I'm sure I do not completely understand your question:
You seem to be asking how to use
ntpd to update your el cheapo RTC.
You have seemingly found how to update your RTC from the RPi's system time, and I think @Milliways comment has also addressed that point.
You haven't stated your accuracy requirements, and it seems that you may not be entirely clear on whether or not the RPi's default SNTP is capable of meeting your requirement.
And finally, perhaps in further confusion, it has been opined that running
ntpd has been made awkward by
All that said, the following is offered to help sort some of this:
1. NTP vs SNTP on Raspberry Pi
A SE Q&A from 2018 covered some of the details of how NTP (and
ntpd) came to be dropped from the RPi, and replaced with SNTP. It also offers a few words on the timekeeping function in general on RPi. AFAIK, the two answers there are still correct. Reading through this Q&A may advise your course of action. This document provides a summary of the diffs between NTP and SNTP
2. Accuracy Expectations
Some measurements on the RPi's internal clock, and included in this Q&A suggest that your RTC - despite its el cheapo rating - will provide far better accuracy than the RPi system clock! A referenced article supports a claimed accuracy (using NTP) of "less than 100msec", but pay attention to the caveats.
This suggests that even with some network instability/outages your RTC should be able to maintain your RPi's system clock to considerably less than 1 second error. If you need reasonable accuracy, and you suffer network outages, I'd say your RTC was a good investment of £4. If you need better than that, consider investing in a GPS - or a better RTC.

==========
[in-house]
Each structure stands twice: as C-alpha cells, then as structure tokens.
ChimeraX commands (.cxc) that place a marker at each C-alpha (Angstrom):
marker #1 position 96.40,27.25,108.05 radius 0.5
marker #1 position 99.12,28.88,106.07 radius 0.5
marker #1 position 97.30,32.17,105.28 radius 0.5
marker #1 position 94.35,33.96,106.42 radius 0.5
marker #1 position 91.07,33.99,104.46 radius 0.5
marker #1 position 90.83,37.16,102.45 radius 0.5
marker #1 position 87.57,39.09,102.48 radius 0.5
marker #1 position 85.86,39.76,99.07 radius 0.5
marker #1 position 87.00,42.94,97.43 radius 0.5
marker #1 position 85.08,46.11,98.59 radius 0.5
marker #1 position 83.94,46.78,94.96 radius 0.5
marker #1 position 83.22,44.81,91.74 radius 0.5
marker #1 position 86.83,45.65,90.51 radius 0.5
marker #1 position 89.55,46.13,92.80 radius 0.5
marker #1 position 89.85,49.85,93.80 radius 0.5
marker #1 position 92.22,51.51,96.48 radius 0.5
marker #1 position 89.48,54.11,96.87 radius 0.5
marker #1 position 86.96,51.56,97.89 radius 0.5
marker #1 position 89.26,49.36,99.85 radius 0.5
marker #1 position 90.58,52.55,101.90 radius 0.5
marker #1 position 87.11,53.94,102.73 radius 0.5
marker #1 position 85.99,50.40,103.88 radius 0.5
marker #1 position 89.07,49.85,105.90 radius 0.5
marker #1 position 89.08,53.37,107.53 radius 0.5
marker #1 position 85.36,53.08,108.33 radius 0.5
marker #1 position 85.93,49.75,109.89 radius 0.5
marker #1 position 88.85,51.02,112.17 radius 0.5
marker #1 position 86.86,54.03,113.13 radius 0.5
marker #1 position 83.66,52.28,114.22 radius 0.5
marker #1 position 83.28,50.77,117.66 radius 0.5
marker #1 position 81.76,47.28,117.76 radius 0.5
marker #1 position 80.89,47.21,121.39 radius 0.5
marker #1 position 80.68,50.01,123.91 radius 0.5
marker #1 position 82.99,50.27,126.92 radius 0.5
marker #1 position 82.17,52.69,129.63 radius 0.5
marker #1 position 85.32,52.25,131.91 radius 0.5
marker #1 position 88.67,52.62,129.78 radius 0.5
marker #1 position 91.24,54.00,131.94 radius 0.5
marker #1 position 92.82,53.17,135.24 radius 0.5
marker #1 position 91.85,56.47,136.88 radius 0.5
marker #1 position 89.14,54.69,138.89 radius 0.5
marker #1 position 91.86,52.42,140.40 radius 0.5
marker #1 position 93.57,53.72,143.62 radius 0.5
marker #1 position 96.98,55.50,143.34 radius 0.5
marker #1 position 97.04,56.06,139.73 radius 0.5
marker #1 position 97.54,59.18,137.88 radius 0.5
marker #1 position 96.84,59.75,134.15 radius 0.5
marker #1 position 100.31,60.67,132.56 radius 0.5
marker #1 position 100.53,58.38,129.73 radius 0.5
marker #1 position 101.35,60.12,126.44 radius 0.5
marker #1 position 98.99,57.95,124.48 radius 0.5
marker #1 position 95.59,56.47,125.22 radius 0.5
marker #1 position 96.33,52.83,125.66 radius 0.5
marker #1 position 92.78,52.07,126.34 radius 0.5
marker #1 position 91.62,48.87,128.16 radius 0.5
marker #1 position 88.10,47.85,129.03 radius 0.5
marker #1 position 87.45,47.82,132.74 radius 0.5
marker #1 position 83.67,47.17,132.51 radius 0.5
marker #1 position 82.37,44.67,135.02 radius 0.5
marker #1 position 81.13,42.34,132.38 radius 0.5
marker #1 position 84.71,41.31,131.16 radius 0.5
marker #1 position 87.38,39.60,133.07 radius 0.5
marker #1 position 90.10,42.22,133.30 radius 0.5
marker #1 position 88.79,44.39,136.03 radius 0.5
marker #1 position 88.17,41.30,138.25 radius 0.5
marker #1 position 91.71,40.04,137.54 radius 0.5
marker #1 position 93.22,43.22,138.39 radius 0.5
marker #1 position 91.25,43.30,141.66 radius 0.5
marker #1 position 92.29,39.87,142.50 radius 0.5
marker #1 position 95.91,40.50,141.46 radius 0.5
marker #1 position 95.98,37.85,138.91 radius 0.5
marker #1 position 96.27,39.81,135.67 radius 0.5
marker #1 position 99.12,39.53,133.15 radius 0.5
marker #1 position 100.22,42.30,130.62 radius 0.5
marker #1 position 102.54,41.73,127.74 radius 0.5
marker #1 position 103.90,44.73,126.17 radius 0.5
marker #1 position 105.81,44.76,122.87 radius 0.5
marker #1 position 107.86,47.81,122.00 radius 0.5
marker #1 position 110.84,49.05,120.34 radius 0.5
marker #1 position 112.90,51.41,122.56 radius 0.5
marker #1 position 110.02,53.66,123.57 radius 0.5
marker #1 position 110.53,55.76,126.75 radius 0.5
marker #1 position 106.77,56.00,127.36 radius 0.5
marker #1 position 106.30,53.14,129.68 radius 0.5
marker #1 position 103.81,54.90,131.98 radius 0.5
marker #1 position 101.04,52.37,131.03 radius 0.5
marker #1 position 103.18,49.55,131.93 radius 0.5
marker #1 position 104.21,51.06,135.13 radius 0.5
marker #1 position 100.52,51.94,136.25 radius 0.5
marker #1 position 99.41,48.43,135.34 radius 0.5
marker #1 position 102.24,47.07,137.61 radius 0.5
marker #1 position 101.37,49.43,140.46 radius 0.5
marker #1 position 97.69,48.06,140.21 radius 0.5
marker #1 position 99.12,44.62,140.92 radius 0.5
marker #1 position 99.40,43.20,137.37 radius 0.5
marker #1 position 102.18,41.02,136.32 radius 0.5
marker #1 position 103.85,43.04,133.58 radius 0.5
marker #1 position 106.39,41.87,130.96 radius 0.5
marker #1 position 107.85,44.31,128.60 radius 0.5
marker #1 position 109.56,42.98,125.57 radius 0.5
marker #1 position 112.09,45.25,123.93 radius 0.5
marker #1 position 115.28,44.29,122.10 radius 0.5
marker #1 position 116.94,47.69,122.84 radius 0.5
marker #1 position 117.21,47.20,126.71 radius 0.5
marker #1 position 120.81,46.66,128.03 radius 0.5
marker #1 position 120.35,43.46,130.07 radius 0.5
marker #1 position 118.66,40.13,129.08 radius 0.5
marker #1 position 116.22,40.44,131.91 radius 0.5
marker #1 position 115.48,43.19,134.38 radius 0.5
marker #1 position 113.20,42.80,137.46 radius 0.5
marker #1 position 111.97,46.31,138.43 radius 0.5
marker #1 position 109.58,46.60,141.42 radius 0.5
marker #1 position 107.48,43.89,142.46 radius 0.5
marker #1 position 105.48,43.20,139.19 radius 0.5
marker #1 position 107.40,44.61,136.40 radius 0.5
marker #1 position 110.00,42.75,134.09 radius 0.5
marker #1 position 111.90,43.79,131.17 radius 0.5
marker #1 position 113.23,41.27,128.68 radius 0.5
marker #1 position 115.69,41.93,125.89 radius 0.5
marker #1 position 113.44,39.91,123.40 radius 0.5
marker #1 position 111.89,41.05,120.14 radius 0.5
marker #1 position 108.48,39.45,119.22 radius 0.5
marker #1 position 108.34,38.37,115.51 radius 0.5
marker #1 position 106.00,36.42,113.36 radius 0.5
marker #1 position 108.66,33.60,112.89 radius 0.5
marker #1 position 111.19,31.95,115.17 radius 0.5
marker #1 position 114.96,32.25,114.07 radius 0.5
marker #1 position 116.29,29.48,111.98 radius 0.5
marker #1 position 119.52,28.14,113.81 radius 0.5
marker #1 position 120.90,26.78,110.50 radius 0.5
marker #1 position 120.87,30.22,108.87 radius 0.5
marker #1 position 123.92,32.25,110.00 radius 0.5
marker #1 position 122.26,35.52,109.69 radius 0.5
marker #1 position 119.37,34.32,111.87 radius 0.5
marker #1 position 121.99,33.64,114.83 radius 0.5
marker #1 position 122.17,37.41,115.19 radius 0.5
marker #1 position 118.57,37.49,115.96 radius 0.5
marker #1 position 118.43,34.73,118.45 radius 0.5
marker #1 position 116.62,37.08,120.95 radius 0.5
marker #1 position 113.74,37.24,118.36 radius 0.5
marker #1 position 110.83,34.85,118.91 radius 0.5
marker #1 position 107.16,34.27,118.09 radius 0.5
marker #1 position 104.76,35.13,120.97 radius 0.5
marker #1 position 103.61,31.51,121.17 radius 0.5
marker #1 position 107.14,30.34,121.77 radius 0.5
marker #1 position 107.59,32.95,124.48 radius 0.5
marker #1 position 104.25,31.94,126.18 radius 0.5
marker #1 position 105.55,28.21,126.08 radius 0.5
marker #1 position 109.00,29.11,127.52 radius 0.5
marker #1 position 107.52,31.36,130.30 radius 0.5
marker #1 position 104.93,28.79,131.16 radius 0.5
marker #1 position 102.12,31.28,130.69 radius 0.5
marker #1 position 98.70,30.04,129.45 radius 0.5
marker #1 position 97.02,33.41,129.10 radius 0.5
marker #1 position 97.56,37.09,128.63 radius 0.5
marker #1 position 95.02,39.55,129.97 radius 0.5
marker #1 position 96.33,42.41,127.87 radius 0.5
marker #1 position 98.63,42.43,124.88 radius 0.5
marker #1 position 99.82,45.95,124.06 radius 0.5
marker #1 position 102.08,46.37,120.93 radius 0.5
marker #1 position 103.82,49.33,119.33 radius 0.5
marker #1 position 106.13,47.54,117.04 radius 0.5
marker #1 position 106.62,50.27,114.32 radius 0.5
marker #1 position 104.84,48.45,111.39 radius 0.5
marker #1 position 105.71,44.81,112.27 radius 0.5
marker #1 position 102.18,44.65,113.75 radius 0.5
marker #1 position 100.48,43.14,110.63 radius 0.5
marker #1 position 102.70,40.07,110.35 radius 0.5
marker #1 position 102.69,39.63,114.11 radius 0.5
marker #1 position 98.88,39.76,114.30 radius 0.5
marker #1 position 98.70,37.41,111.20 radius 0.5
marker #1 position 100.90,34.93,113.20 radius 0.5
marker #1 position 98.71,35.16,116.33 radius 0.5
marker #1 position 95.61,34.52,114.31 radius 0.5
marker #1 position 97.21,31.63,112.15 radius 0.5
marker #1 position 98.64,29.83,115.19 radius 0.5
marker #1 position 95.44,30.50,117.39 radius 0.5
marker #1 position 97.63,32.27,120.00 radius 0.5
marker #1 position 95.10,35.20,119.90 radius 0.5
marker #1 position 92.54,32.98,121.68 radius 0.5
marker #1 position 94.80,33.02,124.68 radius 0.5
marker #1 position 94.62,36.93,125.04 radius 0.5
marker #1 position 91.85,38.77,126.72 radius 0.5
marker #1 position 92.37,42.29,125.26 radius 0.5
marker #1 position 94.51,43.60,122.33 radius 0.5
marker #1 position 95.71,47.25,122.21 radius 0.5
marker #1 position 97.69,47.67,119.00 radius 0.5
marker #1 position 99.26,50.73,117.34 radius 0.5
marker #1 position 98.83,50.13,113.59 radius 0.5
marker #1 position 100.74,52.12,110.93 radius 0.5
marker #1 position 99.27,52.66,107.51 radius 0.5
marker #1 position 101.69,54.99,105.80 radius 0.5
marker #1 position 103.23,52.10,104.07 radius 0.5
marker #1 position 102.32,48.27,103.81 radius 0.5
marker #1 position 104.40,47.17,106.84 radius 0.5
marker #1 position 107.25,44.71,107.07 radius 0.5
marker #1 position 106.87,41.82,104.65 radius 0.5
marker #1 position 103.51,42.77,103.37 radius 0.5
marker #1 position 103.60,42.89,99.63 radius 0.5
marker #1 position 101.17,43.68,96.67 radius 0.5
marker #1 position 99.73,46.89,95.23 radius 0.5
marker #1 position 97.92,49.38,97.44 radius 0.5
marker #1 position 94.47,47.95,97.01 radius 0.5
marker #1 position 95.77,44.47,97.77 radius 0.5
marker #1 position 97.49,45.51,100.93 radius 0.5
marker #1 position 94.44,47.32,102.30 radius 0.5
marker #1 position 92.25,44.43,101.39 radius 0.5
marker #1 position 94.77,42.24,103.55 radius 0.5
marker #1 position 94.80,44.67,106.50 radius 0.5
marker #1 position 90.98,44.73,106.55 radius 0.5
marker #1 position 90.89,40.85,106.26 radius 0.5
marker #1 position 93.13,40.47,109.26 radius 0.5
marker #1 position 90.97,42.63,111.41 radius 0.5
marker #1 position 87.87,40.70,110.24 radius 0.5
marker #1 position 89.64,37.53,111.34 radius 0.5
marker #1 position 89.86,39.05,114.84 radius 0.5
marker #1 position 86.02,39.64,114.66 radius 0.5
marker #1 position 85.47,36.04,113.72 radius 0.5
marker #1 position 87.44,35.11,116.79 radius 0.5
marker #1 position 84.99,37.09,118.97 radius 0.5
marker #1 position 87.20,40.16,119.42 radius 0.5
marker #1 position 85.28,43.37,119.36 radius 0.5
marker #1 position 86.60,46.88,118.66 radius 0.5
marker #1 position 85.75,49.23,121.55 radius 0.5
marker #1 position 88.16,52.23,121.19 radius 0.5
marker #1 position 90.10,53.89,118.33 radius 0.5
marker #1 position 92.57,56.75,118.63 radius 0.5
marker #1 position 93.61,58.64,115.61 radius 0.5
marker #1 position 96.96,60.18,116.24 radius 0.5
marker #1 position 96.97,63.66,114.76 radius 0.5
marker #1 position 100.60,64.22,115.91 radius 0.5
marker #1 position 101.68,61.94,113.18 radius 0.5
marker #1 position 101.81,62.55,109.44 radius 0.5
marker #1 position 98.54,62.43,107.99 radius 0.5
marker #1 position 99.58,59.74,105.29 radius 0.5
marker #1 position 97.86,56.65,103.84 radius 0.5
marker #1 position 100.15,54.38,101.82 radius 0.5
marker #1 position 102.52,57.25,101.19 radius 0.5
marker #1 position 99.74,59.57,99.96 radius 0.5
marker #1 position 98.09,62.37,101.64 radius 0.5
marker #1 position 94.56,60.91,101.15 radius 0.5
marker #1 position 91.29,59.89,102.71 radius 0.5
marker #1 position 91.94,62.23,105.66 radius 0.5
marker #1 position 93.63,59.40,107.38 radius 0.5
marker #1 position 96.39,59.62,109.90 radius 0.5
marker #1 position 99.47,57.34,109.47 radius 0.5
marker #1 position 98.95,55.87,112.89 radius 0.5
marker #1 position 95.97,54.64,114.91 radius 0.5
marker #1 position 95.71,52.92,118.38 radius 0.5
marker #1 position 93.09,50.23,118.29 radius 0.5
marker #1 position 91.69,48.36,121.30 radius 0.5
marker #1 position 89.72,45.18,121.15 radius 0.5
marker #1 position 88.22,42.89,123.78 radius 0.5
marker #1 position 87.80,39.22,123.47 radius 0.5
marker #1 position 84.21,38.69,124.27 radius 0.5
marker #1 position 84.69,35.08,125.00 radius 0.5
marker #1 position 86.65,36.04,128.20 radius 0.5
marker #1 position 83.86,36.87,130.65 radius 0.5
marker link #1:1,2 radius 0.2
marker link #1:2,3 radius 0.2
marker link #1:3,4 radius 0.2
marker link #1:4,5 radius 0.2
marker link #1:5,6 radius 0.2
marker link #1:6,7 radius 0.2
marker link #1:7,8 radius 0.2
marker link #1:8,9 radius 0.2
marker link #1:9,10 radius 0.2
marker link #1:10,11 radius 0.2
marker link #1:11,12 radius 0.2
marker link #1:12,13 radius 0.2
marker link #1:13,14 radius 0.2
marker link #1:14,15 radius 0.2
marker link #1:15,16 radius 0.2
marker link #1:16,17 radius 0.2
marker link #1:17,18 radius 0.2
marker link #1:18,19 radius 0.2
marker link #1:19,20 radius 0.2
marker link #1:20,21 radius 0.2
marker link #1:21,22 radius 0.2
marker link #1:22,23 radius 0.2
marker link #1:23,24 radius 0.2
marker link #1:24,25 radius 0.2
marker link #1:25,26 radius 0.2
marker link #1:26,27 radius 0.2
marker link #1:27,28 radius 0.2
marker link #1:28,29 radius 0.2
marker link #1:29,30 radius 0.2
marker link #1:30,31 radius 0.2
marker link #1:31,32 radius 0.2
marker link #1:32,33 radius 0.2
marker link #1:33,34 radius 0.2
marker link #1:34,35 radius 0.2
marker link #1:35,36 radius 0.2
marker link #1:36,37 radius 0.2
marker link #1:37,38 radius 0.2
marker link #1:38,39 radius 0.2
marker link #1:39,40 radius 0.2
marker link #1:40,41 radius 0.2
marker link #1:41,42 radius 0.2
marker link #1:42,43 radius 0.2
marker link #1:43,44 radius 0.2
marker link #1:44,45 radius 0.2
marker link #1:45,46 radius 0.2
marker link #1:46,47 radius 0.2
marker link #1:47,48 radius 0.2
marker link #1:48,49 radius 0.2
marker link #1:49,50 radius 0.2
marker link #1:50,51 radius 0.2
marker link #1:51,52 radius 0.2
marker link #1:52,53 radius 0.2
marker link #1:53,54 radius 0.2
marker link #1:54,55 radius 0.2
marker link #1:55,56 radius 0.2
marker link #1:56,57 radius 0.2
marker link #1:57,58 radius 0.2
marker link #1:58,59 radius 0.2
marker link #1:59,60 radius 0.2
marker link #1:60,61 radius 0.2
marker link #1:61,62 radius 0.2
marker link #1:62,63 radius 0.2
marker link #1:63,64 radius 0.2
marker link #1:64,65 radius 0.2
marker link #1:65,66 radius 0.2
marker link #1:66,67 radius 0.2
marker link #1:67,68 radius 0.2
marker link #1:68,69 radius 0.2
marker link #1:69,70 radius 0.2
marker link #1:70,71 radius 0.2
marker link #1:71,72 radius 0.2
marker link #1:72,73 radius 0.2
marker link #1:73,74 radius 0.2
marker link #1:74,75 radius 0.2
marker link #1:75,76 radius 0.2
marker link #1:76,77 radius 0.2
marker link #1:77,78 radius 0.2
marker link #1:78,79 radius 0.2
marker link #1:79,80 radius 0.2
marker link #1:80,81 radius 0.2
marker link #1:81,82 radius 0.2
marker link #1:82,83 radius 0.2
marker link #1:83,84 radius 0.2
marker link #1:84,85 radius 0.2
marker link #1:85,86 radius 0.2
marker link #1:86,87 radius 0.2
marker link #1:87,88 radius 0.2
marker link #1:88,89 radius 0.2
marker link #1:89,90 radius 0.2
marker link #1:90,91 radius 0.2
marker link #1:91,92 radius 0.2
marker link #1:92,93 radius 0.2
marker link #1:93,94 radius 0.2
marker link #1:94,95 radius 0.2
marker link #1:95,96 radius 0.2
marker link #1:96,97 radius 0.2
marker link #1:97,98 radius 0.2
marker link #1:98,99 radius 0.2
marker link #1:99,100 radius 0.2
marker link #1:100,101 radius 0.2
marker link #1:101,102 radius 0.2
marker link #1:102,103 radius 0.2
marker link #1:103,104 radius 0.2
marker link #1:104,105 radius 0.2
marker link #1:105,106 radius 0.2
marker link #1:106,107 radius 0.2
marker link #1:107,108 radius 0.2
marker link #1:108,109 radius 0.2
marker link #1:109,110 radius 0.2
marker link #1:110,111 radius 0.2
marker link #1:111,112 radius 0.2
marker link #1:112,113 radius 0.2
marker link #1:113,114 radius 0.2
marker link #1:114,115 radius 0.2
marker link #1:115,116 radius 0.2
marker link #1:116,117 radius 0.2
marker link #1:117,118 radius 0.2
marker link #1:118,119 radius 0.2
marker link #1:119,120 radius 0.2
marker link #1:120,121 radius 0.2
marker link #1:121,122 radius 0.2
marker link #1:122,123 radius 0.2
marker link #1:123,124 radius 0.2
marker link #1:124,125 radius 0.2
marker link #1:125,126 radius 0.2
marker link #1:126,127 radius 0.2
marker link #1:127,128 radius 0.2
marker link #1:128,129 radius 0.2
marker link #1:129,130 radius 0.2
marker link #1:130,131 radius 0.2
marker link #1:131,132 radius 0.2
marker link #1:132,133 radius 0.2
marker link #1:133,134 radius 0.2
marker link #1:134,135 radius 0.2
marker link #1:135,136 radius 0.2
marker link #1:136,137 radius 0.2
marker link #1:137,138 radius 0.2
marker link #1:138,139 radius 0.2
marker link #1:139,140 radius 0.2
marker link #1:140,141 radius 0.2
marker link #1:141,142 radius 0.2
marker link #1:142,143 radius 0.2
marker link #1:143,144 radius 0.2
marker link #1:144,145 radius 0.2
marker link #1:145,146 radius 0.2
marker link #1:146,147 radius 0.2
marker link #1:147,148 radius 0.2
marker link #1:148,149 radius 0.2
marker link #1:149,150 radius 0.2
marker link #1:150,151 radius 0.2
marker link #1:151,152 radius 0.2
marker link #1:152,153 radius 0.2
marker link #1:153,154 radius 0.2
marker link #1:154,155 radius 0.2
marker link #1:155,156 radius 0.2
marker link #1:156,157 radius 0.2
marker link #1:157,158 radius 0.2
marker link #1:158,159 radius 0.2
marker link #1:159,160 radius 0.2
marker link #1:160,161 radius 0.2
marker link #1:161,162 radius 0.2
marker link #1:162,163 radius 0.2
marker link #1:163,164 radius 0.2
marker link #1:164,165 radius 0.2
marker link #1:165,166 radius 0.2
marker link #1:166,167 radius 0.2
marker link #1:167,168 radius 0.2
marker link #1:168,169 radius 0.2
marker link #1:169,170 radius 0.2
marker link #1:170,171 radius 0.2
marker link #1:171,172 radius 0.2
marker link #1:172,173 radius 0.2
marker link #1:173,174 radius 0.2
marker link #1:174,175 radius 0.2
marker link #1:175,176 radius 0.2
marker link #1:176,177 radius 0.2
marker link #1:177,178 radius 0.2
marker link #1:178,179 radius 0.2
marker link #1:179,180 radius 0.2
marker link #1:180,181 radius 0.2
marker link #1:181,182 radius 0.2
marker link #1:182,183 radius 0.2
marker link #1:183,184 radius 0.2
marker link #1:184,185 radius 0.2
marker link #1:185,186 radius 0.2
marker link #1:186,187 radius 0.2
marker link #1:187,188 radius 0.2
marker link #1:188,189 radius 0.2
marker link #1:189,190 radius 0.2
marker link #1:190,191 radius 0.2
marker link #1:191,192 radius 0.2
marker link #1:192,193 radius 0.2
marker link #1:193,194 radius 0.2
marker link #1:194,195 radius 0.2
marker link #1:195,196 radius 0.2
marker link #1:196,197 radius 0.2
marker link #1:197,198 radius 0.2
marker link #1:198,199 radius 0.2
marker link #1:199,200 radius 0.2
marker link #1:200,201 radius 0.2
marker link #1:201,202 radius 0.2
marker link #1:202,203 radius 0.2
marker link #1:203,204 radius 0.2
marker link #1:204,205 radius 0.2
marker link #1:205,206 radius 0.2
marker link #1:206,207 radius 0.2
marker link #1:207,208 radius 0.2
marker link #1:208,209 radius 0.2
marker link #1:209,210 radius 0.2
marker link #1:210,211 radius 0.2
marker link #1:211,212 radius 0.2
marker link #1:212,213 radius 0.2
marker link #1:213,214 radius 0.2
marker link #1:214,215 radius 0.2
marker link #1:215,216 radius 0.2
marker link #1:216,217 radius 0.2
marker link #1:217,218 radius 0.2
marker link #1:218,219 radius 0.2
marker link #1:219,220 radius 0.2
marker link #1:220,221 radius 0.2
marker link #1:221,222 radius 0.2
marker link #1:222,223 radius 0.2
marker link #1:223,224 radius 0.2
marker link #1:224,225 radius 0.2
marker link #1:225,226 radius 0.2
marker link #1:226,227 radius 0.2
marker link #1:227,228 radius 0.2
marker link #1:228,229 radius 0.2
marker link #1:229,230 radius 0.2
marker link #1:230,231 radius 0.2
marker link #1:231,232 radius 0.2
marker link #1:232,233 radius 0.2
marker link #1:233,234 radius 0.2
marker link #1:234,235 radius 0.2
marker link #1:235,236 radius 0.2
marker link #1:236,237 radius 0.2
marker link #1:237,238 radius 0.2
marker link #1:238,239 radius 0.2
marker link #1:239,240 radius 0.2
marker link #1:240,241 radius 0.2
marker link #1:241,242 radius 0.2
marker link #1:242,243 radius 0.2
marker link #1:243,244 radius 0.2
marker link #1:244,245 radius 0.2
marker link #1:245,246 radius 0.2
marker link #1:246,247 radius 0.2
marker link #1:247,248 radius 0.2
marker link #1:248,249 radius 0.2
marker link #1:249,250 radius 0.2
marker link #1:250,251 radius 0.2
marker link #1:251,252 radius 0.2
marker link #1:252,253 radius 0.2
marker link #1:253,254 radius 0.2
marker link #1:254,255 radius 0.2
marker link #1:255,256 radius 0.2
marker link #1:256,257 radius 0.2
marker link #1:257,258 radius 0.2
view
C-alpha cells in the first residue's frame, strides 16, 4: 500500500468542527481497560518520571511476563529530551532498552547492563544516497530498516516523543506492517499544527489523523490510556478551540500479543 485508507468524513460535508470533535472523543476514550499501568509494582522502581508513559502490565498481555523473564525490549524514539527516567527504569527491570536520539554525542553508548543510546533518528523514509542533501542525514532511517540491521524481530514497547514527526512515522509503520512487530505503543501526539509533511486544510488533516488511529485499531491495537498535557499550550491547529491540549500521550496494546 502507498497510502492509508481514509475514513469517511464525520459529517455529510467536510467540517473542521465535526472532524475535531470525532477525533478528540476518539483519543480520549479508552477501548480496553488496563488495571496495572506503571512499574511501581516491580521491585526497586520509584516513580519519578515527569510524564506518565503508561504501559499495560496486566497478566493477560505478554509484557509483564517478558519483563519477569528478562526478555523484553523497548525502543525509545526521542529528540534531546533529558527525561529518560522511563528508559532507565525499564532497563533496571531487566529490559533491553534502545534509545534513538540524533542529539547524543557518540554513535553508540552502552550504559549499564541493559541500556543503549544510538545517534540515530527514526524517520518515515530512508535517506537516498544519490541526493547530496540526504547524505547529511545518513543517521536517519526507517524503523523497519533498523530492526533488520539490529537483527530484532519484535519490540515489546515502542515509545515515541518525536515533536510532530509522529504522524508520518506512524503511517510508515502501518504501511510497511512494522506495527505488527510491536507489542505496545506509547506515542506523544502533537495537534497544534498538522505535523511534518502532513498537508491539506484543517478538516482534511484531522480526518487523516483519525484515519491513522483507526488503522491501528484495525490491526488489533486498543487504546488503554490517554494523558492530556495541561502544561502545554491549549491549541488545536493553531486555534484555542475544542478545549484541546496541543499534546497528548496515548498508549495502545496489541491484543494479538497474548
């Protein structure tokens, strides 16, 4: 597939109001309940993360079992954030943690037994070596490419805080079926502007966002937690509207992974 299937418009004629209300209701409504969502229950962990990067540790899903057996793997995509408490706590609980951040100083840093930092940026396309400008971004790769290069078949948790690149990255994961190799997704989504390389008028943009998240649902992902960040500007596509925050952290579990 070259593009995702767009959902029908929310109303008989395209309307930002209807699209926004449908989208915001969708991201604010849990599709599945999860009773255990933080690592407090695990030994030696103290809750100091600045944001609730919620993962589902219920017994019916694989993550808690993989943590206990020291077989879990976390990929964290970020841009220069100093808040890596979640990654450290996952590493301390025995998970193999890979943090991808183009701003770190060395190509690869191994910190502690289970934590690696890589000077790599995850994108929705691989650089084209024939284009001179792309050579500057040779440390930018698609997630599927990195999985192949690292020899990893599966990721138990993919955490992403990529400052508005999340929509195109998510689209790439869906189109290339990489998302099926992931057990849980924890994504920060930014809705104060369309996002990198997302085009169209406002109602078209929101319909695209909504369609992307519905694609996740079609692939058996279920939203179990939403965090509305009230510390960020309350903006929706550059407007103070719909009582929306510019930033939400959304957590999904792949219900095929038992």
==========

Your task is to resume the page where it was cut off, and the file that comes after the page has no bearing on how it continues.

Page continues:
As noted in # 1 above, RPi's default timekeeping service is SNTP via
systemd-timesyncd. However, you can replace the default timekeeping to
openntpd - or any other timekeeping client you choose - without interference or hassle from
In fact, you don't even need to notify
systemd-timesyncd - simply install
systemd-timesyncd will abide by your choice. In other words, if
systemd-timesyncd detects one of these services running, it will stand down - it automatically defers to your choice. I'm still astonished at the politeness of this... if all software were this polite!
You may verify this for yourself as follows:
$ systemctl cat systemd-timesyncd | less
Note the last several lines of the output listing:
# don't run timesyncd if we have another NTP daemon installed
4. Manual Updates to System Time
how can I access/call NTP time from the command line?
AFAIK, this is not possible, but the (now deprecated)
ntpdate or the
ntpsec-ntpdate utilities may accomplish your objective by setting the system time from an NTP server. They may be installed on RPi in the usual way using
apt. It's not clear to me why you want to do this manually - unless you have no Internet connection at all, but if you do, perhaps this will work.
If you're into manually updating your system clock - or have no Internet connection, this may interest you:
$ date -s 'YYYY-MM-DD HH:MM:SS'
man date if you need the details
Hope this helps - let us know if you have further questions.